Results tagged ‘ Rafael Soriano ’
Today this usually lighthearted blogger must post about something serious. Hot Stove Grief or HSG, as the condition is known today, has been afflicting baseball fans for as long as there has been baseball and yet frank discussions of this serious illness have remained taboo until recently. In order to begin to bring comfort to HSG sufferers everywhere and heal the damage and upheaval this condition can cause in their relationships with uncomprehending friends and families, it is important for us all to learn to recognize the symptoms and stages of Hot Stove Grief:
Unrealistic Optimism - HSG sufferers experience a strong hope, bordering on and occasionally crossing over into belief, that their team’s front office will pull off increasingly fantastical free agency signings and trade agreements, often completely unsubstantiated by prior team behavior. Just to pull a completely random example out of thin air, the belief that the Angels were going to sign Carl Crawford, Rafael Soriano and Adrian Beltre this off season, or any combination of two of them. In (also completely random) hindsight, owner Arte Moreno’s end of season comments that the Angels were going to spend big and do whatever it takes to improve the team just underscores the sad fact that Hot Stove Grief does not discriminate. Even baseball owners may suffer from this potentially debilitating condition from time to time.
Bargaining - HSG sufferers begin “bargaining” with the team of their affections, offering the team, its ownership or specific members in the front office the fan’s own services, heirloom jewelry, beloved vehicles, spouses and even theoretical first born children if the team will agree to fulfill the fan’s Hot Stove wishes. Of course, these bargaining conversations never really take place with the team. They are HSG delusions and usually take place in the form of conversations with friends and family, loud rants and begging directed at the television set/radio/newspaper/computer screen and, even, blog posts.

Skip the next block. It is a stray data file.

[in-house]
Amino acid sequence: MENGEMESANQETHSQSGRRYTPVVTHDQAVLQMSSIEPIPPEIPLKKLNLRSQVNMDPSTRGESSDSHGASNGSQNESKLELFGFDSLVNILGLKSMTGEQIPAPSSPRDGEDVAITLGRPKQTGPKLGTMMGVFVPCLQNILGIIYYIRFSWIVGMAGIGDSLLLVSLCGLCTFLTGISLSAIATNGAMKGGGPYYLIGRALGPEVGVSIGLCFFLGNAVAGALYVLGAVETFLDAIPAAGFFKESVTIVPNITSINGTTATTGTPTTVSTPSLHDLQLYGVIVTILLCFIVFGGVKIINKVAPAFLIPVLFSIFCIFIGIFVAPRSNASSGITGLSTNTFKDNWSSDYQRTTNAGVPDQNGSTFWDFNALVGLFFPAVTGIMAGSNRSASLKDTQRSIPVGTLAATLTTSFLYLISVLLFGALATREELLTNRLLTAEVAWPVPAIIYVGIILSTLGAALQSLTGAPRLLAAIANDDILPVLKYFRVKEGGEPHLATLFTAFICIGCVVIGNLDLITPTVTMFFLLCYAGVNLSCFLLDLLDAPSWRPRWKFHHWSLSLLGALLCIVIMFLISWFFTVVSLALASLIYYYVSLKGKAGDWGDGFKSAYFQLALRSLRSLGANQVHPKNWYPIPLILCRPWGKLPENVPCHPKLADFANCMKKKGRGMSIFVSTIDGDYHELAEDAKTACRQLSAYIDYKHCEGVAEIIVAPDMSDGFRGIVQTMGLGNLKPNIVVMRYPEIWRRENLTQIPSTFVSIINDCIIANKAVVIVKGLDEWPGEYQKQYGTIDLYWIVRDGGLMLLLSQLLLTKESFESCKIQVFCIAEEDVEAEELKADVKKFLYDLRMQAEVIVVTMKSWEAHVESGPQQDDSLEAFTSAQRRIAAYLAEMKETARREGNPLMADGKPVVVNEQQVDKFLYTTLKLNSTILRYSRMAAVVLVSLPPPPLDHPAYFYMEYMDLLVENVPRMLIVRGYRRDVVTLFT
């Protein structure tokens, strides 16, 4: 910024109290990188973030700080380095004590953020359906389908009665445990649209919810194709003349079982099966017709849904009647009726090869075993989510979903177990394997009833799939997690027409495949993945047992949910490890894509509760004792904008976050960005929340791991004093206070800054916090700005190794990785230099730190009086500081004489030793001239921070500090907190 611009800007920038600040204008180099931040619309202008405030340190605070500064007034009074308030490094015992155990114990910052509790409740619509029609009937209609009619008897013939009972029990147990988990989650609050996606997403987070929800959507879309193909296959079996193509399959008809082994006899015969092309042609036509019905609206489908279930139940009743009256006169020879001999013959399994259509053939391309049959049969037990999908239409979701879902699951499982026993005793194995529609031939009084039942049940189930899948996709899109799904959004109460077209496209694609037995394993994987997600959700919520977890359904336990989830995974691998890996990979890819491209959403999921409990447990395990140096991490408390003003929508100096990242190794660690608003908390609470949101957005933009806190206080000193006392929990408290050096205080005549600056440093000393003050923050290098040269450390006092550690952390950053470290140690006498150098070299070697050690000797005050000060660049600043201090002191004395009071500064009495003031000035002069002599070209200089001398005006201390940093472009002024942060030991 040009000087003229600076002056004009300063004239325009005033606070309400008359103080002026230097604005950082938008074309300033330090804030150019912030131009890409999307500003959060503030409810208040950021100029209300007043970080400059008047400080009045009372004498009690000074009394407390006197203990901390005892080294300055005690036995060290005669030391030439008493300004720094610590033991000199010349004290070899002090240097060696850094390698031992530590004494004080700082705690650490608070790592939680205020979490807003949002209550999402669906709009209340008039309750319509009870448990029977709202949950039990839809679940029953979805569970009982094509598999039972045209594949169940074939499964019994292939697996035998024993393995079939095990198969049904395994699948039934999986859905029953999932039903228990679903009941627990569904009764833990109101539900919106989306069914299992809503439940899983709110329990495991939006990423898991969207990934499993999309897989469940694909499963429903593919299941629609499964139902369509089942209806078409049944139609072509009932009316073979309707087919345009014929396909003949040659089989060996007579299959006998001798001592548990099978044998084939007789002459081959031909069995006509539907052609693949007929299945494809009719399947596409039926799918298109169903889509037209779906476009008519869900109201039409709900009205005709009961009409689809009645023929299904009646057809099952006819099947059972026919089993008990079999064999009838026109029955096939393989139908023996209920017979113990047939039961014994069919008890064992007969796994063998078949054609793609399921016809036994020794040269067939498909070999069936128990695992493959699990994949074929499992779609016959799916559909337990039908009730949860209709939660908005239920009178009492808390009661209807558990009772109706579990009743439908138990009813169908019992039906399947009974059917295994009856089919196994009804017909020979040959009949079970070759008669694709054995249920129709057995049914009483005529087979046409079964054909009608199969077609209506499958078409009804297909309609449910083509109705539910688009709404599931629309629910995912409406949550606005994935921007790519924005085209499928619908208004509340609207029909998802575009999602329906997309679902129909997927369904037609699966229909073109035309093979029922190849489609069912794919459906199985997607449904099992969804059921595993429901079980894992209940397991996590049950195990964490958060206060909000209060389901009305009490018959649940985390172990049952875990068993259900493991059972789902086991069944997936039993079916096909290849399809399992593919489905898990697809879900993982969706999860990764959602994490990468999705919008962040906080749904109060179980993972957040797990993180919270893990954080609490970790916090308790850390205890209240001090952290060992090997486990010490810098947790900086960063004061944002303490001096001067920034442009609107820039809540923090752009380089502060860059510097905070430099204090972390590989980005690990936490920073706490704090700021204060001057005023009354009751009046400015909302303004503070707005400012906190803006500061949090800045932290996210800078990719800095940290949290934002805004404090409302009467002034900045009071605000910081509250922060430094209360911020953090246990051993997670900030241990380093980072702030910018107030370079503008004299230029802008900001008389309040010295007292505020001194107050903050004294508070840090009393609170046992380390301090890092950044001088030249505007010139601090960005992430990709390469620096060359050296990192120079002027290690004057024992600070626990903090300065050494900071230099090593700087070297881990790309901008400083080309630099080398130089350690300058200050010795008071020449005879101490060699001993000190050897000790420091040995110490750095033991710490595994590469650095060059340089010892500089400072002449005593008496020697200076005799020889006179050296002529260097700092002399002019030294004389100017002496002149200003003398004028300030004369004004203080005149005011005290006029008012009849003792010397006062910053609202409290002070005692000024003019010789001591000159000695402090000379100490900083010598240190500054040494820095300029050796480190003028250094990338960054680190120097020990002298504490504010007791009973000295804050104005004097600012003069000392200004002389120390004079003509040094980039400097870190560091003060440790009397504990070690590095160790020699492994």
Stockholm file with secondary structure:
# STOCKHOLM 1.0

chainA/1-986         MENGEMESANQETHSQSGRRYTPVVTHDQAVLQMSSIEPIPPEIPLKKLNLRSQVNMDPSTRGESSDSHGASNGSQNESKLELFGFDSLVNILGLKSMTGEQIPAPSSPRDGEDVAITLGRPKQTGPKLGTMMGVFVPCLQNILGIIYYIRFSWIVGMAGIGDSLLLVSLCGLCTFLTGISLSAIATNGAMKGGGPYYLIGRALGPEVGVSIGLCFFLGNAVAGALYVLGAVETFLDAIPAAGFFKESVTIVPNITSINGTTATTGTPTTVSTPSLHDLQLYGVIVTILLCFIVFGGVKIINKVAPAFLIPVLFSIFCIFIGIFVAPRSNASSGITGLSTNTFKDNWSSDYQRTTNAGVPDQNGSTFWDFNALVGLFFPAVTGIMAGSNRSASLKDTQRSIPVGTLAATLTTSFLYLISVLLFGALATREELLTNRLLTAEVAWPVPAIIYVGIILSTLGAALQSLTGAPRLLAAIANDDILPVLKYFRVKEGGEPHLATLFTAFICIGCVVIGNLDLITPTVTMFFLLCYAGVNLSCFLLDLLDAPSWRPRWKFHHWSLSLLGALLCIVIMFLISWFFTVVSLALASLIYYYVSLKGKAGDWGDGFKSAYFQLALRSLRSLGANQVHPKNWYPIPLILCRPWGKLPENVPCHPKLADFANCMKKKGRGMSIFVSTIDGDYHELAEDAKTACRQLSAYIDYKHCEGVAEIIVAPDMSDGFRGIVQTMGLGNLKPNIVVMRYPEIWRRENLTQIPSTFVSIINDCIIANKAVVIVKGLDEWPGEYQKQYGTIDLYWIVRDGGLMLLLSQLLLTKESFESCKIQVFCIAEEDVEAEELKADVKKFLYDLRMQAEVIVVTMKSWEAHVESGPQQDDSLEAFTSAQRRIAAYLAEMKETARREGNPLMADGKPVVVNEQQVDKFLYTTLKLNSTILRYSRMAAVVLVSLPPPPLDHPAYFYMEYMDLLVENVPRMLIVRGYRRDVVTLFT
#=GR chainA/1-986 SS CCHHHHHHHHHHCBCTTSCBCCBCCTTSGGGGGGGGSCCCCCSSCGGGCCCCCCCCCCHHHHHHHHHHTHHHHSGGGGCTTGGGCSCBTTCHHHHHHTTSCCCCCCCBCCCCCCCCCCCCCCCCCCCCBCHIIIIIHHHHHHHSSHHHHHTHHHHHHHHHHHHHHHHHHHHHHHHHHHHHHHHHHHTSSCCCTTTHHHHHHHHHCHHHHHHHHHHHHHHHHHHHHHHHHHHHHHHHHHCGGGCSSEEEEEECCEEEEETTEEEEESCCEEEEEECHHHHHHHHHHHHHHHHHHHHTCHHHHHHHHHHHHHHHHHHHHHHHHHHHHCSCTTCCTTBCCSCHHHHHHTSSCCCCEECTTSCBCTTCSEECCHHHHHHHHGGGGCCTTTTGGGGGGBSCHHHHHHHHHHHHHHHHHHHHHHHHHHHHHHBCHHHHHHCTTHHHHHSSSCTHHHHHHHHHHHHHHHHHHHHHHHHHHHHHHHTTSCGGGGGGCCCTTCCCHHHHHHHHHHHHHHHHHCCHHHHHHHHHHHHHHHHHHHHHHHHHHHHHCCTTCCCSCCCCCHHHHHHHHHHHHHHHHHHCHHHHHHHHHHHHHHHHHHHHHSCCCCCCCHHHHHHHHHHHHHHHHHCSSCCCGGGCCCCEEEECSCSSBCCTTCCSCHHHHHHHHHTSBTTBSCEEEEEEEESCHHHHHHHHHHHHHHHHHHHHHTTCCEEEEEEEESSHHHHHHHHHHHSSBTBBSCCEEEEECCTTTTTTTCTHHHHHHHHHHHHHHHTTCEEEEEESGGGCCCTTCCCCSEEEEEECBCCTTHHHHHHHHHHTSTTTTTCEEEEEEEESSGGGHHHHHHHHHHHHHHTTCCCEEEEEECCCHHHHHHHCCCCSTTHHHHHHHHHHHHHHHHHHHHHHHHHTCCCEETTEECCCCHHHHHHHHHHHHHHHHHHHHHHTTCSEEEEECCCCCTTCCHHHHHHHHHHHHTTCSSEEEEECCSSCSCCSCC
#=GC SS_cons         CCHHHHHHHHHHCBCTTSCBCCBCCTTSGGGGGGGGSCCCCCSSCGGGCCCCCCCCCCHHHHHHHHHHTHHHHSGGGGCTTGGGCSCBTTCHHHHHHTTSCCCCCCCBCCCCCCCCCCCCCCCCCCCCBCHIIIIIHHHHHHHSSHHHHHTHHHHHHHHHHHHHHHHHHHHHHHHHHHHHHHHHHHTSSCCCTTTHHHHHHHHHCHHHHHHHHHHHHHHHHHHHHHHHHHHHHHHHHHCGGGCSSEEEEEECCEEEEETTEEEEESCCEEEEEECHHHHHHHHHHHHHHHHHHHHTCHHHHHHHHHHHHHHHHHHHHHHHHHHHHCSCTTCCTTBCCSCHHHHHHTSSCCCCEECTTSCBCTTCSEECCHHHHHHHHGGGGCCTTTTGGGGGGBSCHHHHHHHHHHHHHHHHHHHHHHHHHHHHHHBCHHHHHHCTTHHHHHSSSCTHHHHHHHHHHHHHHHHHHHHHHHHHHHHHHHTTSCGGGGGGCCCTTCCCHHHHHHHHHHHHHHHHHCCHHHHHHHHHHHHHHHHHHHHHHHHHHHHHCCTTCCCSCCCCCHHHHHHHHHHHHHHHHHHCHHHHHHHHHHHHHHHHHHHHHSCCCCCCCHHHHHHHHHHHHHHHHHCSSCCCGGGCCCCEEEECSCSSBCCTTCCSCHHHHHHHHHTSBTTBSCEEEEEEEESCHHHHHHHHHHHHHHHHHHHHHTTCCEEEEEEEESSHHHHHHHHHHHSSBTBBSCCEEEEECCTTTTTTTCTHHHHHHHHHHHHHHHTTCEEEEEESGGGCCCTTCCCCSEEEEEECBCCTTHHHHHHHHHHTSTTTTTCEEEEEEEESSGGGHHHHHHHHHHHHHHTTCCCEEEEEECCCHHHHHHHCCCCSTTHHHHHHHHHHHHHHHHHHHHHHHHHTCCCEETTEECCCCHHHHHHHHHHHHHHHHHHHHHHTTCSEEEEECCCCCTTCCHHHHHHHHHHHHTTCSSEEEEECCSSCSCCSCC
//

Anger - Eventually the HSG stages progress to anger. This may be the hardest stage for friends and family to deal with and every sufferer expresses it differently. It is important to remain supportive and allow the HSG suffering fan to express his or her feelings. If this becomes too difficult, you might subtly suggest that fan find other outlets to burn off their anger such as boxing, chopping wood or even blogging.
Threats - Many HSG sufferers begin threatening to carry out increasingly unlikely punishments if their team does not comply with the HSG sufferer’s Hot Stove wishes. Common threats include non-renewal of season tickets, never going to see a game again, renouncing one’s fanship entirely, burning prized team related possessions and even starting to root for the team’s most hated rival. As with the bargaining stage, the threat conversations never actually take place with the team in question.
Rationalization - In this stage, HSG sufferers begin to comfort themselves that the reason their team failed to make the Hot Stove move they were hoping for is part of some obscure, larger strategy and that surely an even better Hot Stove deal is imminent. Over indulgence in this stage can bring about a relapse where fans repeat the Anger and Threats stages. While there is some controversy among HSG researchers about whether Rationalization is its own unique stage or is simply one expression of the Unrealistic Optimism stage and the CDC has yet to validate either theory, I feel it warranted its own mention here.
Resignation - As HSG suffering fans begin to reach the end of their grief cycle, they become resigned to the idea that their team isn’t going to make any of the Hot Stove deals they had in mind. While friends and family might think the HSG afflicted fan is suffering less during this stage make no mistake, they are still experiencing a considerable amount of pain. Fans at this stage feel may a slight disconnect with their team and possibly even less passion for them. They may actually view the beginning of the new baseball season with a certain amount of apprehension and even dread. And what could be more painful than that?